Sitting at the kitchen counter, playing a game on his mother's cellphone, Nick Brooks looked like any other 13-year-old, except for an occasional hand clap and the burbles that his brothers affectionately call "Nicky noises."

Soon, he got bored with the cellphone and motioned for the laptop on his mother's lap. Jean Brooks was willing to give it to him, but with one caveat.

"I'd like a sentence from you," she said.

"Mom's computer, please," Nick said.

That's a long sentence for the Roland Park youth. Nick is autistic and reads at a first- or second-grade level, but is not retarded, said Brooks, who is on the planning committee for Kennedy Krieger Institute's upcoming "ROAR for Autism" fundraising festival and walk April 28, in honor of National Autism Awareness Month.

Exactly what is going on with Nick is unclear, because the cause or causes of autism spectrum disorder, a mental condition that makes it difficult to communicate and form relationships, are in large part a mystery, Brooks said. Theories about the causes range from stress in the mother to environmental triggers, she said.

"To me, autism is a massive learning disability," she said. "It's a big monkey on your back."

Brooks, a homemaker and her husband, Tom, a partner in Anthem Energy, are determined to give Nick the same happy home life as his normal brothers, Josh, 14, and Caleb, 16, both of whom are students at Friends School of Baltimore. Jean Brooks said the family wants Nick to feel "safe, happy, confident and independent."

Toward that end, Tom Brooks serves on the board of Kennedy Krieger, which includes the Center for Autism and Related Disorders, founded in 1995 by Dr. Rebecca Landa.

Jean Brooks is active in planning ROAR and contributed an article to a recently published book called "Chicken Soup for the Soul: Raising Kids on the Spectrum."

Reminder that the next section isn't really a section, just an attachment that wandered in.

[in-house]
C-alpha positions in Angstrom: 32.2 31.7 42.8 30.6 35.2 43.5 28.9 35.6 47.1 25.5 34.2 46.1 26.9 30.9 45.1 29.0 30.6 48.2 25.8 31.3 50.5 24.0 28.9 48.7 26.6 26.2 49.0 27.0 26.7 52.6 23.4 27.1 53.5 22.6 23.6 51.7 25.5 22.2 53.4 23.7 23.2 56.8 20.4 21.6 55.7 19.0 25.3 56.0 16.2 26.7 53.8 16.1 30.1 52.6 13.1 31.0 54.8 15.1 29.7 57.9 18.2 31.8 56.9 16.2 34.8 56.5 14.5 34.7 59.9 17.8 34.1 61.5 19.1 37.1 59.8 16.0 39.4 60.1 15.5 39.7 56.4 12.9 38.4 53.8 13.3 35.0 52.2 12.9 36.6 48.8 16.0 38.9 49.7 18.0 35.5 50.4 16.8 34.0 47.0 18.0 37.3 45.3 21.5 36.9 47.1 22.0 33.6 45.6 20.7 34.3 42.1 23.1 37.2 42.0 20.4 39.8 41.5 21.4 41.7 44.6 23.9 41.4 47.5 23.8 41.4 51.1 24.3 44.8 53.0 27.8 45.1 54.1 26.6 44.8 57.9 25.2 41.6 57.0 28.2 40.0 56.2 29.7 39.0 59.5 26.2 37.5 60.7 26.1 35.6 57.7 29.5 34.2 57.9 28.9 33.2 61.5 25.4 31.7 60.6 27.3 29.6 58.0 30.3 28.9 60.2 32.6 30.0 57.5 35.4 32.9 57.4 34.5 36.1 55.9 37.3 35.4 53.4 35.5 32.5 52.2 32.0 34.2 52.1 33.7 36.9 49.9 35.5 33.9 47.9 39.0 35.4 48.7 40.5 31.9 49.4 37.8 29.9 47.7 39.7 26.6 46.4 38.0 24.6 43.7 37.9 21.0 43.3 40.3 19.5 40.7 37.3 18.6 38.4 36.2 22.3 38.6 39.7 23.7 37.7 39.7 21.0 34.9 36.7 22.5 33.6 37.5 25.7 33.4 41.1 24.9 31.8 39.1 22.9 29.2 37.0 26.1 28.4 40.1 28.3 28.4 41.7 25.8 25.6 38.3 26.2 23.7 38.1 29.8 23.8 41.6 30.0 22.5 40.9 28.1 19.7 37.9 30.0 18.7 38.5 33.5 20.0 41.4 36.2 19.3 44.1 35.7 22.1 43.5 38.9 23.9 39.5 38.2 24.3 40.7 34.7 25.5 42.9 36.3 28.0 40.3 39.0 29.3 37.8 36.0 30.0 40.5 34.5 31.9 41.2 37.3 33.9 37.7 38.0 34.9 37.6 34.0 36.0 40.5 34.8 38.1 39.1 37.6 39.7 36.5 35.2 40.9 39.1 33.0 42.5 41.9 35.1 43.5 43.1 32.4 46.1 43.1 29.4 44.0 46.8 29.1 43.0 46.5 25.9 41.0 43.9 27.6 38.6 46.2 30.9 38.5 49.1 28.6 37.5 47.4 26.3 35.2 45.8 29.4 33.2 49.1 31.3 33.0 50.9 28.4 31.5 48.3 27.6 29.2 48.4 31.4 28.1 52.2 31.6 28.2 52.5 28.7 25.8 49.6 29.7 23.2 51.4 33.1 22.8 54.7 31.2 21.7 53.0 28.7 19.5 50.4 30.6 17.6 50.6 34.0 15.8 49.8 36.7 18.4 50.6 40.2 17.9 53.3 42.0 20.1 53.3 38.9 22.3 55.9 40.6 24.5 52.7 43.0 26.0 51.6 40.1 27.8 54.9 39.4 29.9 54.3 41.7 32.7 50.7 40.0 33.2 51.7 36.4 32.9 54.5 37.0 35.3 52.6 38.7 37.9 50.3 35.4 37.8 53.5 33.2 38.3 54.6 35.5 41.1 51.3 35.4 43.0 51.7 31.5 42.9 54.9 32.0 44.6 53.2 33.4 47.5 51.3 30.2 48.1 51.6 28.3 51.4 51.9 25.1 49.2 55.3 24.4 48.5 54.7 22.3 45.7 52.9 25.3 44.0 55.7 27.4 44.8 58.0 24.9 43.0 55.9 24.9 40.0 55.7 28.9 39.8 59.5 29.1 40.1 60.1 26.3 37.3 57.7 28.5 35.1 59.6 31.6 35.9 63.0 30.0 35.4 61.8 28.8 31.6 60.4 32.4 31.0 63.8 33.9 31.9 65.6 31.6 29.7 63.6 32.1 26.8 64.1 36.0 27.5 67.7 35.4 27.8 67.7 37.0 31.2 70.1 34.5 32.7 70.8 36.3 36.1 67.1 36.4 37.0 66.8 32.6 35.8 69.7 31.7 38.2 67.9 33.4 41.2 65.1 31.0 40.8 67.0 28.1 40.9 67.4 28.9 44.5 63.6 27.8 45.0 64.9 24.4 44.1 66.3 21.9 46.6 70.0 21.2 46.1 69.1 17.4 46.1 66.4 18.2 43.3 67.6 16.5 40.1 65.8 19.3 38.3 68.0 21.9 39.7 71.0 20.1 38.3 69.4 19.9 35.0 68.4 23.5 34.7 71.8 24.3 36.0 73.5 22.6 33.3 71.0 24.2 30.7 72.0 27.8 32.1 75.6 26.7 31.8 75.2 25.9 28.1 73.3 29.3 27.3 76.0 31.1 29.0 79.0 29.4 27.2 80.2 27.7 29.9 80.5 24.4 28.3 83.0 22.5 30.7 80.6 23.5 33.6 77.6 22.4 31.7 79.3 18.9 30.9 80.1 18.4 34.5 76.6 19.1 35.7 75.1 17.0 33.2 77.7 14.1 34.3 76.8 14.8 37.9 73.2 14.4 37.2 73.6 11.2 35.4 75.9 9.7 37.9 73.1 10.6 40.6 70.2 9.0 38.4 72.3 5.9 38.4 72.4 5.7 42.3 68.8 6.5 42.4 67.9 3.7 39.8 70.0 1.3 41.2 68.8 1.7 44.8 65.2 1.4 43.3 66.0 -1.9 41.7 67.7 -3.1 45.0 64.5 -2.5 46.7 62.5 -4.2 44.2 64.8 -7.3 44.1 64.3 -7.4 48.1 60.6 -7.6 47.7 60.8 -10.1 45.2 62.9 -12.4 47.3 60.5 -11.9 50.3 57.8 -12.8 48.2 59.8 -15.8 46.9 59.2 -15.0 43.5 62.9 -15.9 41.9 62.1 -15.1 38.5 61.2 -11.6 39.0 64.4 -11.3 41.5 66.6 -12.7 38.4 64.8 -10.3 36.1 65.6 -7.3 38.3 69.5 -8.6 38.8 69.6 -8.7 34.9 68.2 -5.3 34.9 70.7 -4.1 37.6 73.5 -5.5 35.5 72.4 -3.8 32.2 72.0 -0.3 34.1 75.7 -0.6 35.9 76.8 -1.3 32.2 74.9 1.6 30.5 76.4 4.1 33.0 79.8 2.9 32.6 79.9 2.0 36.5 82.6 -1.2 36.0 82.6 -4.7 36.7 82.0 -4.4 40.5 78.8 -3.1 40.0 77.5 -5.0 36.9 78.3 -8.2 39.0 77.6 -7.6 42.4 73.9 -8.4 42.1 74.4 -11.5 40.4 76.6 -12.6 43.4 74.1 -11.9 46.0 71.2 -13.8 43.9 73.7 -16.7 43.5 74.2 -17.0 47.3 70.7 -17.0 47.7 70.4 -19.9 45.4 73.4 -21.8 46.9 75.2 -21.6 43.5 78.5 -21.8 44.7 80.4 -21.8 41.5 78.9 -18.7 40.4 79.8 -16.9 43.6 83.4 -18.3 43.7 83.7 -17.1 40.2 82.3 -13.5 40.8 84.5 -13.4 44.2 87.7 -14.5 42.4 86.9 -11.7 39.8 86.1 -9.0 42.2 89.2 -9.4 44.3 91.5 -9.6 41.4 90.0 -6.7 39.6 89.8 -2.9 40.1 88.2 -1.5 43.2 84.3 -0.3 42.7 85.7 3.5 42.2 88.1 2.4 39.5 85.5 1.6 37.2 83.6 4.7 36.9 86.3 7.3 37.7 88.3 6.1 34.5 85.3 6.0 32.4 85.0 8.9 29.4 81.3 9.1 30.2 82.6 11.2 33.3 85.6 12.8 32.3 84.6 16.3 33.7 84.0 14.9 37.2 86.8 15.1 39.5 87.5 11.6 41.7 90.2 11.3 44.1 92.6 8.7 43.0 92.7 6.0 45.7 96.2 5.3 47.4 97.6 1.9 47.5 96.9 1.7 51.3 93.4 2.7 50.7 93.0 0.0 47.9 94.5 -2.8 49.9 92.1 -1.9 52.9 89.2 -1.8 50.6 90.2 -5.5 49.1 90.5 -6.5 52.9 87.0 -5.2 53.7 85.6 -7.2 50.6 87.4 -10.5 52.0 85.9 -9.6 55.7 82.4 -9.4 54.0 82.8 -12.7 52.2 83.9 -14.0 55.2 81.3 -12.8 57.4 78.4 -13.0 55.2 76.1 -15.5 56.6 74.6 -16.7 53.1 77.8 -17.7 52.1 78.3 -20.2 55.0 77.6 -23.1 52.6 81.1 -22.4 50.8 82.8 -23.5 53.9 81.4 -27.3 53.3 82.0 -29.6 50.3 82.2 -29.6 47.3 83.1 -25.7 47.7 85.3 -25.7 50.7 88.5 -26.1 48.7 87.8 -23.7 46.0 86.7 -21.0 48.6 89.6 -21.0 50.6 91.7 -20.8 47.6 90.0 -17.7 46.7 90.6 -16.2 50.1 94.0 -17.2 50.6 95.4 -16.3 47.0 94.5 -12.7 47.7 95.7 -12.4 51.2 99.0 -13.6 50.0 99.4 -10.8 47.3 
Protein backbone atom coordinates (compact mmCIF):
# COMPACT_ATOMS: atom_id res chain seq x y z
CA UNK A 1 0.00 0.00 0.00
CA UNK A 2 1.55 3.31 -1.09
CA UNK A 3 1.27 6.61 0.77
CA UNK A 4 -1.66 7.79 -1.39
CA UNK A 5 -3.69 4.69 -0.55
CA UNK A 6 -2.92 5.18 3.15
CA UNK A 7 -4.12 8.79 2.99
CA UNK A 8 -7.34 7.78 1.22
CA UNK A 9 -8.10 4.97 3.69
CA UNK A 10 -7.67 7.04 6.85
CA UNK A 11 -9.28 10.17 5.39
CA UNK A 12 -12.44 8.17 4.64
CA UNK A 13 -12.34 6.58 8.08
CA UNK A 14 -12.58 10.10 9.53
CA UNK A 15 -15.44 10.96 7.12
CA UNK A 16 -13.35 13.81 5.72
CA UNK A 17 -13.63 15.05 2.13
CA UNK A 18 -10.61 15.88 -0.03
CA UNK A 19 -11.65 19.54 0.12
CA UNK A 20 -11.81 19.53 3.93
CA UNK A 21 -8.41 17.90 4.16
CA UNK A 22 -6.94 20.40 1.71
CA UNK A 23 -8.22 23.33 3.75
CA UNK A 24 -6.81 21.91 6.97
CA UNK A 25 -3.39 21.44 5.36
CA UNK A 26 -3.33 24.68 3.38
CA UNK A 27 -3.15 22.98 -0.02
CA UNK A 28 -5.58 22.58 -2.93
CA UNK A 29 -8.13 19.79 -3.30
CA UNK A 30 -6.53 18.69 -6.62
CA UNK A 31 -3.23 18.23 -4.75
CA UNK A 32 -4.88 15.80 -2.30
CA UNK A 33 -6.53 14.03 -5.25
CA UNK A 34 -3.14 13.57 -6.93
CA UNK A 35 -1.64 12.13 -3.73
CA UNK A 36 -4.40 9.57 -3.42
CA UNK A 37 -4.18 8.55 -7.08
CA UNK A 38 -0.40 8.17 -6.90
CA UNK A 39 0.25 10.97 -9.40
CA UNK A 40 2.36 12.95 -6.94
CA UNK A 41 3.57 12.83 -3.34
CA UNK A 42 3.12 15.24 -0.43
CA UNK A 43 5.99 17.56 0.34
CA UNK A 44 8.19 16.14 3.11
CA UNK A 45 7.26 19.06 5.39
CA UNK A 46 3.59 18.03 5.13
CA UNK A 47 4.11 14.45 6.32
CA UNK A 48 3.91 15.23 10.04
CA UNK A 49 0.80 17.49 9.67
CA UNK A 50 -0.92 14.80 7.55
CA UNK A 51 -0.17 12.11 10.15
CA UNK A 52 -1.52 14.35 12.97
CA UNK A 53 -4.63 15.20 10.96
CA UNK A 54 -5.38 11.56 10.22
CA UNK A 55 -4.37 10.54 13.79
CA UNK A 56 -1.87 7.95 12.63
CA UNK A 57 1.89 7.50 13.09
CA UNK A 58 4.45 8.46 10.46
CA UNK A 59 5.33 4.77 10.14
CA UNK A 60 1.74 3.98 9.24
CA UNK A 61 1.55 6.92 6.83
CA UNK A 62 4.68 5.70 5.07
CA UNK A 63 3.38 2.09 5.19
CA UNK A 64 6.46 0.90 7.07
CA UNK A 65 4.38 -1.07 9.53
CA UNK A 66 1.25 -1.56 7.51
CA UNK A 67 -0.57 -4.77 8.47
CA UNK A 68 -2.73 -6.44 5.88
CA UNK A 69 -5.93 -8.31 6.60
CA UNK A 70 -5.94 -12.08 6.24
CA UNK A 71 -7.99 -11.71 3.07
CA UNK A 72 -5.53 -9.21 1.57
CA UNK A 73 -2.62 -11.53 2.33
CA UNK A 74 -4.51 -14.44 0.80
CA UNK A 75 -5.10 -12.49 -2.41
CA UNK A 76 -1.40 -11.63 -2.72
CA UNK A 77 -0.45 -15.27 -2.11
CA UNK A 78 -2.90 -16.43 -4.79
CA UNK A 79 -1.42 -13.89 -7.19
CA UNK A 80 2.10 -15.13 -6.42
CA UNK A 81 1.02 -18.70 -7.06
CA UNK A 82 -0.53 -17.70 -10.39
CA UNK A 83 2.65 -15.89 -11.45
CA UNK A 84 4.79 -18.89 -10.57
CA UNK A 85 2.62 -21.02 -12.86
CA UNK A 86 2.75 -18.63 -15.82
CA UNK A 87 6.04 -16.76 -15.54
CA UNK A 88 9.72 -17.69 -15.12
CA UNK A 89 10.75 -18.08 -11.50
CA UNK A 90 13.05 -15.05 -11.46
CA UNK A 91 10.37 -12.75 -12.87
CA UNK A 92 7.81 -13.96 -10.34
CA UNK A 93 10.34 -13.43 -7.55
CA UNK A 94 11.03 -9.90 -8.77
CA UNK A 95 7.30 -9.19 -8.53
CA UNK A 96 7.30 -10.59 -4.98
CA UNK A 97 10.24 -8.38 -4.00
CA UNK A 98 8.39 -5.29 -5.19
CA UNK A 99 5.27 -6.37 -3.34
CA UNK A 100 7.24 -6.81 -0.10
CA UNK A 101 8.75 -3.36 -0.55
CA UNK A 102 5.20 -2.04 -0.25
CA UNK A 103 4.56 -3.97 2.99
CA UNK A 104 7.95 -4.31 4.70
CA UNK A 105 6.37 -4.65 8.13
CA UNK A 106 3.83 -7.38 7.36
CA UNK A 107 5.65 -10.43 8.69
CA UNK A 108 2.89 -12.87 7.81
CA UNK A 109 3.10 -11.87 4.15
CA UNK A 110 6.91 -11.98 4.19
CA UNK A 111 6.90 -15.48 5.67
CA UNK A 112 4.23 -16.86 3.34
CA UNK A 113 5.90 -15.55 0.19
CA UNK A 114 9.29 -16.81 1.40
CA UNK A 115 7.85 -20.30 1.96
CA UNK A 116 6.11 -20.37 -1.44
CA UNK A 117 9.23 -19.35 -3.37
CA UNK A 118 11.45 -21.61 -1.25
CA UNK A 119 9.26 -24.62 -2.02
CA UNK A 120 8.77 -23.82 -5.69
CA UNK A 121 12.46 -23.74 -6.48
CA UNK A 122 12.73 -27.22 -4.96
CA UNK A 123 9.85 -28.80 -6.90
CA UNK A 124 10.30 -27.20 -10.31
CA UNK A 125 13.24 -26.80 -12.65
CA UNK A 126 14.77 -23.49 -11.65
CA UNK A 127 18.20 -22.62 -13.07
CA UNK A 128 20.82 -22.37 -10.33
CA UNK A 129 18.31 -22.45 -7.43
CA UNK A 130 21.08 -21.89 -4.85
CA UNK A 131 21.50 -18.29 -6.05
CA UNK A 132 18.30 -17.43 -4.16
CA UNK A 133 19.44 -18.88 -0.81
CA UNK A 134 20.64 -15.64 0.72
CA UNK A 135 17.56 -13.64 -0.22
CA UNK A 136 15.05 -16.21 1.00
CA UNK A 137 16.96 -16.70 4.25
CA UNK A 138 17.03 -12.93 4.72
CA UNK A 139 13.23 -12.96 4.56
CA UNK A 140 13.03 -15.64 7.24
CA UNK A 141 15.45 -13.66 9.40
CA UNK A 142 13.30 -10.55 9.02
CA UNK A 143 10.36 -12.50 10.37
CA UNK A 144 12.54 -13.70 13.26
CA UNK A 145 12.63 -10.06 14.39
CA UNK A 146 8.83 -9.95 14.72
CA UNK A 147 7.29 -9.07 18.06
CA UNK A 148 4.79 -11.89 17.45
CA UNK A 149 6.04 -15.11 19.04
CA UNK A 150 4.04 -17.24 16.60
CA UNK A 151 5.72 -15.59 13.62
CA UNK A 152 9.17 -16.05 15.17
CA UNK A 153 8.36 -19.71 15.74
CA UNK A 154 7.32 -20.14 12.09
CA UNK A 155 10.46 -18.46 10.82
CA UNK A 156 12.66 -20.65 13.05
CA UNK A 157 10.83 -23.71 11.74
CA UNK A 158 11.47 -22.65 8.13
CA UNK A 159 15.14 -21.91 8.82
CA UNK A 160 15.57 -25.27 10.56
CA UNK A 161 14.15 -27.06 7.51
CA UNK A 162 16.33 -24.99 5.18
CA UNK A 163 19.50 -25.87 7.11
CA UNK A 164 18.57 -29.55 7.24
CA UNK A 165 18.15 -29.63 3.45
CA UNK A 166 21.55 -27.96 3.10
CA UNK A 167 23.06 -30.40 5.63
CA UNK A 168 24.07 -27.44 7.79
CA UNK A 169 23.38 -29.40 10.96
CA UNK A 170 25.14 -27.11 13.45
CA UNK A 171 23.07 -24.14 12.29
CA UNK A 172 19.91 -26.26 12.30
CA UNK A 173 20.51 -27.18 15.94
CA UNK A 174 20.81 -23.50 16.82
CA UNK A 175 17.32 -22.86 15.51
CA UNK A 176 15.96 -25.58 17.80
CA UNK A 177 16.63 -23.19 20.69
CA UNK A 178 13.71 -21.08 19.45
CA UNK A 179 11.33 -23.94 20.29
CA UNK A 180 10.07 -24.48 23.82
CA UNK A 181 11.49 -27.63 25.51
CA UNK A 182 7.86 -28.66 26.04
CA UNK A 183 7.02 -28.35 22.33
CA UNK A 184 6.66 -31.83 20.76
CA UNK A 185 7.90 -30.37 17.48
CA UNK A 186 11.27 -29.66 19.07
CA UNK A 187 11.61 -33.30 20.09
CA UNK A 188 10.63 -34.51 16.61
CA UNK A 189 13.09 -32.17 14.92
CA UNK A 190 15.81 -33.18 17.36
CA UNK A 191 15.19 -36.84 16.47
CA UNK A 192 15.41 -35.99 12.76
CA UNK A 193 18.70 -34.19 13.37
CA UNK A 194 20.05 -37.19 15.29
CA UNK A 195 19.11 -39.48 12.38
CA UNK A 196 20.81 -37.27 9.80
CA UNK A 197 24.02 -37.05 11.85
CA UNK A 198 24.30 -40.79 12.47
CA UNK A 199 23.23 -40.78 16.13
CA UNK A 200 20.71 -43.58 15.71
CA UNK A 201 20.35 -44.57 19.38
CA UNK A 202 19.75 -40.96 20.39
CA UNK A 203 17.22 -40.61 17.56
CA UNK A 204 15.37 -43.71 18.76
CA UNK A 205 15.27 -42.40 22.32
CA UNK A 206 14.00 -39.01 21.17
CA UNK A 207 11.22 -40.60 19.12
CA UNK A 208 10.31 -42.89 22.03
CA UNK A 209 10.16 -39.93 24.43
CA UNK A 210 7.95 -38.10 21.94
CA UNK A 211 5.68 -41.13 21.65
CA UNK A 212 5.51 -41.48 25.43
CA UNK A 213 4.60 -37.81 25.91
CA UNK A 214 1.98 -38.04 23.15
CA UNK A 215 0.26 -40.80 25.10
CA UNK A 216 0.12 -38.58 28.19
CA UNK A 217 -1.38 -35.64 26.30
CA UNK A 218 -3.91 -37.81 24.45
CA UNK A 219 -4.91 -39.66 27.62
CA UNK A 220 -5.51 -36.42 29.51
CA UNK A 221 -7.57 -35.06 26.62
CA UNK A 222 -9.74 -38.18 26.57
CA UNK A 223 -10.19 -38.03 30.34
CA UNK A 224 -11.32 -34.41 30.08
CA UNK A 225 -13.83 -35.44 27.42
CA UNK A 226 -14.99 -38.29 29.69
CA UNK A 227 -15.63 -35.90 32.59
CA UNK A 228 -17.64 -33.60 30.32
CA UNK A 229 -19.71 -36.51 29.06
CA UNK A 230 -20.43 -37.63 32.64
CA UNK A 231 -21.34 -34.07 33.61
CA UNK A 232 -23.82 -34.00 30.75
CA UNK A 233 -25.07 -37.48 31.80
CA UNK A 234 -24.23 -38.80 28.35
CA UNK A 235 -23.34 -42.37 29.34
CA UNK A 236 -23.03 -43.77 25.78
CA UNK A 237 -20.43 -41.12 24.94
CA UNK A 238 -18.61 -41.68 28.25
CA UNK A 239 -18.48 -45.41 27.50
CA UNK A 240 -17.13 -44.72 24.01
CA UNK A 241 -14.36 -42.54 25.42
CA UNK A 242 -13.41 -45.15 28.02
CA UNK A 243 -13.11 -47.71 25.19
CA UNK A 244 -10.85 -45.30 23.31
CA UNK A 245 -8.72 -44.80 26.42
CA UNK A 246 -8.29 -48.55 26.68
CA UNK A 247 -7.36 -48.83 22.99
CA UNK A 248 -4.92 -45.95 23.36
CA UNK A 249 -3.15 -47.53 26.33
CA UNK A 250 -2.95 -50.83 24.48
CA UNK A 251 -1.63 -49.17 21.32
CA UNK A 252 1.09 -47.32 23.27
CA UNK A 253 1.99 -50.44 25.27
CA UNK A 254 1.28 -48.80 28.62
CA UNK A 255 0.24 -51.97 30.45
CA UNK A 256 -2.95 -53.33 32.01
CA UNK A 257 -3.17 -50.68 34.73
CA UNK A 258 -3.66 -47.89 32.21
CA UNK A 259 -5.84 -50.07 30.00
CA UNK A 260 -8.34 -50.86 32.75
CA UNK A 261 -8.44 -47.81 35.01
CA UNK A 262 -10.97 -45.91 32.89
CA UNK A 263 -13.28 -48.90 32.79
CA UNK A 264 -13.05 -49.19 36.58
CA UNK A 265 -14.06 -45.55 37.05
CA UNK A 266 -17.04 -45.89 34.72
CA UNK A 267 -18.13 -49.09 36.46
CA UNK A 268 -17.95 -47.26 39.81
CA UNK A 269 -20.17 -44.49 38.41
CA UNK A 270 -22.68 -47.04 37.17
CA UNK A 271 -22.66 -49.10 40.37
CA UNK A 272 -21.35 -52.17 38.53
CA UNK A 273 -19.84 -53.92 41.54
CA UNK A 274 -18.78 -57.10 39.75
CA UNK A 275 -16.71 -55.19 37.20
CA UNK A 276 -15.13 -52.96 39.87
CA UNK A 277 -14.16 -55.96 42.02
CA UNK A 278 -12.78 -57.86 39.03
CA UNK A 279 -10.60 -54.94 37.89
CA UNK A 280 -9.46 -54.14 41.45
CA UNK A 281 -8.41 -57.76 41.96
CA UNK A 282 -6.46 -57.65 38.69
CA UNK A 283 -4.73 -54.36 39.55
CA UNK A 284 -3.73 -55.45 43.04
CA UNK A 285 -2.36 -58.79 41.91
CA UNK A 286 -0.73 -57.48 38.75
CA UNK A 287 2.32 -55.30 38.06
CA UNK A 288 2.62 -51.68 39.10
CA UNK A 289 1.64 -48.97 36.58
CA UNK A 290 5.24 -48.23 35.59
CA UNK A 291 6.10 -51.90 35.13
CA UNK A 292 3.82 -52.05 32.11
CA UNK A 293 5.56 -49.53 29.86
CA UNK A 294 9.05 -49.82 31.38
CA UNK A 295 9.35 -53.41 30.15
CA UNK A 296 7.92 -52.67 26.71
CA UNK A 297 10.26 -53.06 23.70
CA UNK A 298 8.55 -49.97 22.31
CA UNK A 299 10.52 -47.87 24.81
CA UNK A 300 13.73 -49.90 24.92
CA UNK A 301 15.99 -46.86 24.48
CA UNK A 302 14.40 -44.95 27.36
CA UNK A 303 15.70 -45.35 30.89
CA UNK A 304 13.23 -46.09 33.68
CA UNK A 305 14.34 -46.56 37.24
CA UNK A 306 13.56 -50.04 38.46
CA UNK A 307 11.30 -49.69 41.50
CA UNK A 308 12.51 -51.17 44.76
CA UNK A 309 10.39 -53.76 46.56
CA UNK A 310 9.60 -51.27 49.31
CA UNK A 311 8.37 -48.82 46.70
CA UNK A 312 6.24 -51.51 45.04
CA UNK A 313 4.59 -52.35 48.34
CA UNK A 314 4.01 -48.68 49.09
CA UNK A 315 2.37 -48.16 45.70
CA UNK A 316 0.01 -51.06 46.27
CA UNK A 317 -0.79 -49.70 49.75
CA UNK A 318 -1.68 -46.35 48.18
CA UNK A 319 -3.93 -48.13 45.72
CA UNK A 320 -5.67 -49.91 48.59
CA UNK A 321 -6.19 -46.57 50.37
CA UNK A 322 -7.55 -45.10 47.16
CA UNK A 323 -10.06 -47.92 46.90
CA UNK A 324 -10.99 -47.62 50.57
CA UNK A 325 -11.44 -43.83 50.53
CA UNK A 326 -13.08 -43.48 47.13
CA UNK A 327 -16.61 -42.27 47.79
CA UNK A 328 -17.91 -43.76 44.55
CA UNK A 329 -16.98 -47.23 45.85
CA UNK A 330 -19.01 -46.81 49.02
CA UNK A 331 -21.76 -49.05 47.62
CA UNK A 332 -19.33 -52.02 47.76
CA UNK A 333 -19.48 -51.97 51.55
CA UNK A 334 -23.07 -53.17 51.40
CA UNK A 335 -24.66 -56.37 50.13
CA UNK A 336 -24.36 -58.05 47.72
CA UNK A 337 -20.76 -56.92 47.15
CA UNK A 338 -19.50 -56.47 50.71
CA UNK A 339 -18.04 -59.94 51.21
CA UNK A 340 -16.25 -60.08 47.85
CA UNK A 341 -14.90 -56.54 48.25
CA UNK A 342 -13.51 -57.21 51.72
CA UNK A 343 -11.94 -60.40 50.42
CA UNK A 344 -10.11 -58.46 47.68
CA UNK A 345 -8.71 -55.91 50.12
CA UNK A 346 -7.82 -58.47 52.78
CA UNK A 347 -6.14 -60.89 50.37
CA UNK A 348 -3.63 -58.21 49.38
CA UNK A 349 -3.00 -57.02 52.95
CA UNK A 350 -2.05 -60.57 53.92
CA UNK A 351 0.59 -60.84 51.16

The ninth annual ROAR event will be held at Oregon Ridge in Cockeysville, featuring a 25-mile bike ride, a 5k run and a family fun walk. An accompanying festival will include food, face-painting, balloon art, a coloring station and a bean-bag toss. An iPad mini valued at $330 will be raffled off. The registration fee is $25 in advance or $30 on the day of the event. Last year's event raised more than $280,000, organizers said.

Brooks and her son Josh planned to sit outside Tuxedo Pharmacy on Roland Avenue last week and sell raffle tickets.

Life-changing diagnosis

Jean Brooks had already put her career as an anthropologist on hold when her older sons were born. She wanted to go back to work eventually, but when Nick was diagnosed with autism, just shy of his third birthday, "that was all she wrote."

The family home-schooled Nick until this year, then enrolled him at St. Elizabeth's, a special education school in northeast Baltimore, because he wasn't socializing with other children.

"We couldn't provide him with other kids, because all the other kids are in school," she explained. "Autism makes communication difficult, but it doesn't make you want company any less."

Nick appears to interact well with other children.

"We're working on friendship," his mother said.

She said Nick mostly communicates when he wants something — like McDonald's Chicken McNuggets or a trip to New York — or when he is responding to a request.

"He gets better every year with understanding words," she said. "And more and more, he shares comments. I was weeding one day and he said, 'The sun is hot.'